Mike Plener: And so therefore, they will forever be unskilled and well, you've got to do something. You can't make them die on the streets can you? Well, maybe you could, but again, there's not the political will to do that. We are needing really challenge a lot of the status quo around how we run the labor market, how we run industrial relations and there's been lots of talk in the media in the last couple of months and now is the best time ever to give the current, silly industrial relations systems the boot and start over again and actually do something that might actually work.
Mike Plener: I don't have the blueprint by the way in the pocket for what that will look like. It's not why I'm saying it because I don't have a political agenda, but I'm just observing that there could be lots more people in work if we didn't have these strict rules around how that looks. And I think a lot of these, shall we call them holy cows are up for being slaughtered.
Jeff Bullas: I totally agree with you. We have a lot higher minimum wage than even America. I think in America, the minimum wage for example, sits as low as seven dollars an hour. That's poverty line.
Mike Plener: Yes, which is about 10 or 11 Australian or something like that.
Jeff Bullas: Yeah, that's right. And there's the other term which I came across, which is both political as well as entrepreneurial: don't waste a good crisis. The reality on that is: okay, we're in the middle of change, so there's going to be opportunity. And I think where there is a lot of pain, the opportunities will start to reinvent. And it's fascinating watch to see what will unfold over the next two or three years and see whether we as a country can actually reinvent ourselves and make some of the tough decisions needed to actually take opportunity of what's happening and to actually do reinvent ourselves.
Jeff Bullas: I don't know what that exactly looks like and it's going to be very interesting times. And the government's very quick to put in regulations to keep us all safe, which I don't have a problem with that. I think the government's generally done quite a good job and I don't want to go down any political route here. But, the reality is, I think the real test in time is to see when will regulations be lifted and what will the... will government and society make the changes needed to actually grow out of this?
Jeff Bullas: So, yeah.
Mike Plener: Yes, indeed.
Jeff Bullas: The other end that fascinates me too is Australia is a developed country and also is a country with some smart people and very good education, very good health system and the the other concept I've had is, Hong Kong's becoming a great place to do some head hunting frankly and they might want bring some smart people home or bring some smart people from Silicon Valley to Australia because of the current situation where it's starting to seem as a safe place to actually grow a business.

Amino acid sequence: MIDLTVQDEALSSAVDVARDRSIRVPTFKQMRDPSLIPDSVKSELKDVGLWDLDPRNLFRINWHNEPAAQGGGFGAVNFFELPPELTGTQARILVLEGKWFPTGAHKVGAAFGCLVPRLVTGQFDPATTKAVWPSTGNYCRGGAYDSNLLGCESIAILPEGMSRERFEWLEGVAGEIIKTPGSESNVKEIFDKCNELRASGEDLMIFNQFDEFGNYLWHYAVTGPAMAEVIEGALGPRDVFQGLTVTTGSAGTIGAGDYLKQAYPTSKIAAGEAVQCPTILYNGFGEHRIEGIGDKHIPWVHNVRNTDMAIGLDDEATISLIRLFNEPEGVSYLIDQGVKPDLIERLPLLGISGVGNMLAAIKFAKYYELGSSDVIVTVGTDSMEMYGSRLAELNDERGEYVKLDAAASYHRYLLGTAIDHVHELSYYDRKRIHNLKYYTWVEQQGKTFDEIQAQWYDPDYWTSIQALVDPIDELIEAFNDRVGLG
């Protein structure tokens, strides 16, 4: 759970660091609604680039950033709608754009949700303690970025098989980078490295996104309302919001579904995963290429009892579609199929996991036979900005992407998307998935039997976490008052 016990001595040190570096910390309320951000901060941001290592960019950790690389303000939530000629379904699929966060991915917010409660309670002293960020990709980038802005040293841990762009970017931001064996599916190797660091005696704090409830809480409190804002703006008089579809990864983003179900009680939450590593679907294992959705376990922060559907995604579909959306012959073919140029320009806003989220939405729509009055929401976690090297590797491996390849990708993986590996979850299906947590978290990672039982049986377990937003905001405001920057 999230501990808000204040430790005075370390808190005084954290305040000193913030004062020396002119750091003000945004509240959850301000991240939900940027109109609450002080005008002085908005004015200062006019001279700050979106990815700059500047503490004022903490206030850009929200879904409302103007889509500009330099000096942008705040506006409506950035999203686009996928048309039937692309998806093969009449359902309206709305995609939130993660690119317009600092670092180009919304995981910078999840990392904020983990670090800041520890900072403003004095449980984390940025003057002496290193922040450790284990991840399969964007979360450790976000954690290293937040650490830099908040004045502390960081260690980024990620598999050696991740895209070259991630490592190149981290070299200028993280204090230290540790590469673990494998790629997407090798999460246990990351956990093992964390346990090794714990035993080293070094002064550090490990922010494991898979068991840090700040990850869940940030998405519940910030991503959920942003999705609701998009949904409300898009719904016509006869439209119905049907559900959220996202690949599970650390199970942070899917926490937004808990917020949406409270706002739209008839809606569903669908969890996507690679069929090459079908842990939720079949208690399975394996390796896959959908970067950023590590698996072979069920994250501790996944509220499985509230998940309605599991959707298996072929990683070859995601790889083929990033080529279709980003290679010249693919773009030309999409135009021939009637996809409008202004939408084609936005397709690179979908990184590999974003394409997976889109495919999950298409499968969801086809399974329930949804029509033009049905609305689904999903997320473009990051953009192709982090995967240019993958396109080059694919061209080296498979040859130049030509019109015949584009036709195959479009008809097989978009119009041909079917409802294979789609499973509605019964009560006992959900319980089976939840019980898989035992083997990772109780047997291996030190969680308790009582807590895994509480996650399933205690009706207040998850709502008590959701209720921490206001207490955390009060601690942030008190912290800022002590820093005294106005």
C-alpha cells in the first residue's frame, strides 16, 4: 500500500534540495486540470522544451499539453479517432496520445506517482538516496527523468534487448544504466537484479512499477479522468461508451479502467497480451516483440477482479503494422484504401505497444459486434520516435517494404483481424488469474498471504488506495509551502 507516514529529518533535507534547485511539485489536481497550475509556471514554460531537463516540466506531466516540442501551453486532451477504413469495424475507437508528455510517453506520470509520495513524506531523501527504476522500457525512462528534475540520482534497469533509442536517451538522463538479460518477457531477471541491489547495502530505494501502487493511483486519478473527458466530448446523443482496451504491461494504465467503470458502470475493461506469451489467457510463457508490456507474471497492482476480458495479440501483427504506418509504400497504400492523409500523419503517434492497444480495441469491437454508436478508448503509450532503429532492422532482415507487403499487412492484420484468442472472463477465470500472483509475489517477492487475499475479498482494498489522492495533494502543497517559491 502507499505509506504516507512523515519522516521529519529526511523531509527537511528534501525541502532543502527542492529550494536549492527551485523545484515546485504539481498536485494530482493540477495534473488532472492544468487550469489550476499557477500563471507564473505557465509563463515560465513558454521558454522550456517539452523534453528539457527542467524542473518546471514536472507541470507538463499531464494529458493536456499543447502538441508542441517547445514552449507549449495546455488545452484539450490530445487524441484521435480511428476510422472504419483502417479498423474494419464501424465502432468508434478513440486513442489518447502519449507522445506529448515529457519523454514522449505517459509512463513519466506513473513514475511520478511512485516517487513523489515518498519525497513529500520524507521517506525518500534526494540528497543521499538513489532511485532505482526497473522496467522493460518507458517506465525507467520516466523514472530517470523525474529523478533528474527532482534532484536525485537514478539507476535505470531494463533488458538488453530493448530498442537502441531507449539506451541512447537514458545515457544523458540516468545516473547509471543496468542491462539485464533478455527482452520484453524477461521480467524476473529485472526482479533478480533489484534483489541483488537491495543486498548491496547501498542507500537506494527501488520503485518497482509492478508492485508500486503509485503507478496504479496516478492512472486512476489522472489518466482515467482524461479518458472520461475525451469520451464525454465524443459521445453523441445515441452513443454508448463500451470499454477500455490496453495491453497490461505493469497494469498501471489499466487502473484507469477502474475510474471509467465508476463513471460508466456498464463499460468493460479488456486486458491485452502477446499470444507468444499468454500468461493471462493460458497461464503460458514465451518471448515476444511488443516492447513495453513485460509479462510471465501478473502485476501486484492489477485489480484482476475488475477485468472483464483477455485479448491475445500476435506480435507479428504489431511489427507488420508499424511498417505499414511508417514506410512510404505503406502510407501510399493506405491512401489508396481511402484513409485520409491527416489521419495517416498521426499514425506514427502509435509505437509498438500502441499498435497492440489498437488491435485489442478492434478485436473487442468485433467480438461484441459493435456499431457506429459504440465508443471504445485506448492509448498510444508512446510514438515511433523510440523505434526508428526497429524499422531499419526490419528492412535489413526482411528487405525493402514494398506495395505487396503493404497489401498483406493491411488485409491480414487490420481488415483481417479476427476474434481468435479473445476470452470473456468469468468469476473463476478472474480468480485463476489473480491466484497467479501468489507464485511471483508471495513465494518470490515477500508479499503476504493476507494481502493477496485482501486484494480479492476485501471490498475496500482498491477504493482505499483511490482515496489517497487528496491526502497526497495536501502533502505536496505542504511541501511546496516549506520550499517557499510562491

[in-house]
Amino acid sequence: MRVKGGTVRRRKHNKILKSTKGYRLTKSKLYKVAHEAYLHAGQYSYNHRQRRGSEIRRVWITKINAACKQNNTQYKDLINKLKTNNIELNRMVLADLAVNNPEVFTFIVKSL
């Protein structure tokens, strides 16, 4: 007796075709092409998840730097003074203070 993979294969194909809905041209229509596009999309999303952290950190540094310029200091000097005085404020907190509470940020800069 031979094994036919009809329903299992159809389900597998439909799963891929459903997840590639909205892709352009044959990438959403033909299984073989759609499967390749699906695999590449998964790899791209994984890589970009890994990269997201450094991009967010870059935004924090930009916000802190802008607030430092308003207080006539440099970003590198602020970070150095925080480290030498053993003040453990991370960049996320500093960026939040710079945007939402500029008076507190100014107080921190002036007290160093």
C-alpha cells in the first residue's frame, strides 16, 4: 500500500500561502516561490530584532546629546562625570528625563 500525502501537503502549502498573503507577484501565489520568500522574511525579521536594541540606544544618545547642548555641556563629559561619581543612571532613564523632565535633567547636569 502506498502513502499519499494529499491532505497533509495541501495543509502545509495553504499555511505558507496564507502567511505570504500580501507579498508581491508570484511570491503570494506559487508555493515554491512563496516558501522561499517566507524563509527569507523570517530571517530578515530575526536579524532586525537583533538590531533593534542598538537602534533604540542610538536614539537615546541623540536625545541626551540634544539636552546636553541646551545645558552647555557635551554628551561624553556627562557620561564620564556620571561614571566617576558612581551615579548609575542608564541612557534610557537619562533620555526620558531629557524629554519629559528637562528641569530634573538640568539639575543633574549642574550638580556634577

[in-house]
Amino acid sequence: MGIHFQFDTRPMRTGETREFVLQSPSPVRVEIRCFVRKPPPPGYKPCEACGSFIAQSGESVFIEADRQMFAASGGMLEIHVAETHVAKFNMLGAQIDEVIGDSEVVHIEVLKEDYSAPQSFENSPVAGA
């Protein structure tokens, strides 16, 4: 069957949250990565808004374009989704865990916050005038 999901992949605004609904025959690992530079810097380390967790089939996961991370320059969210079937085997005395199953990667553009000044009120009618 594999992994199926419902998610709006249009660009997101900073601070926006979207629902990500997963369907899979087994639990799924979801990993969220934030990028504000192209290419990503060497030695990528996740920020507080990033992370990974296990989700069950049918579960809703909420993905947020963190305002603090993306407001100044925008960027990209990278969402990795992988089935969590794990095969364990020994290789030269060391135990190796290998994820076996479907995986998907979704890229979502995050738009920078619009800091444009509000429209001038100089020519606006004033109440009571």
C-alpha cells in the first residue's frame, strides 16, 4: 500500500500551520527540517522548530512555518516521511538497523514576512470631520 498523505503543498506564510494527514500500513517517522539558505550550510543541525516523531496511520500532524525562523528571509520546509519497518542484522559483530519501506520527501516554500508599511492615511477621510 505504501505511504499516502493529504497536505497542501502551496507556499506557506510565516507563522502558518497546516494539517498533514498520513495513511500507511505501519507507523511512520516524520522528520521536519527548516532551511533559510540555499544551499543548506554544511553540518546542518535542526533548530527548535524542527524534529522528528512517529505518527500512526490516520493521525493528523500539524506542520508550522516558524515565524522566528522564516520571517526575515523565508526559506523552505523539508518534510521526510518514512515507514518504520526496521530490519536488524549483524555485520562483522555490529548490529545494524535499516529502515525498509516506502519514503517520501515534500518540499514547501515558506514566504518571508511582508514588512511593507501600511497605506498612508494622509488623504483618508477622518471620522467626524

Jeff Bullas: So, many questions looking for answers.
Mike Plener: Sure is.
Jeff Bullas: And I've really been enjoying the conversation we've had now this afternoon in Sydney. Congratulations on Reboot Australia and I think it's just an incredible endeavor and hats off to you. Is there anything you'd like to share with other entrepreneurs in their journey? Like what are some things they should be looking at? And you deal with a lot of young entrepreneurs, don't you? And you also work very much in the tech part, in other words, how tech can help an existing industry. The digitizing of business. So, are there any few tips you can leave entrepreneurs that want to start a business or are already running a business?
Mike Plener: I think, and this is going to be relatively generic, but it's across, whether you're a young entrepreneur or a 50-something entrepreneur doesn't really matter, but it's like, you've got to remember that you're the guy or the girl with the great idea and you are the person with the passion, the belly to make sure that this happens. What that definitely means, it actually puts extreme responsibility onto yourself to look after you because if you're no longer there to drive that drain, well the world's going to miss out on that great idea with that product coming to market. And I see a lot of people not looking after themselves enough from a health, in particular, mental health perspective. Whether that means you meditate or you go for a walk along the beach, on the [inaudible 01:09:04] or you have a dog or not have a dog, whatever it might be. But those things actually are really important. And they actually are far more important at the moment through lockdowns and through crisis mode and we don't know which way is up and all this kind of stuff.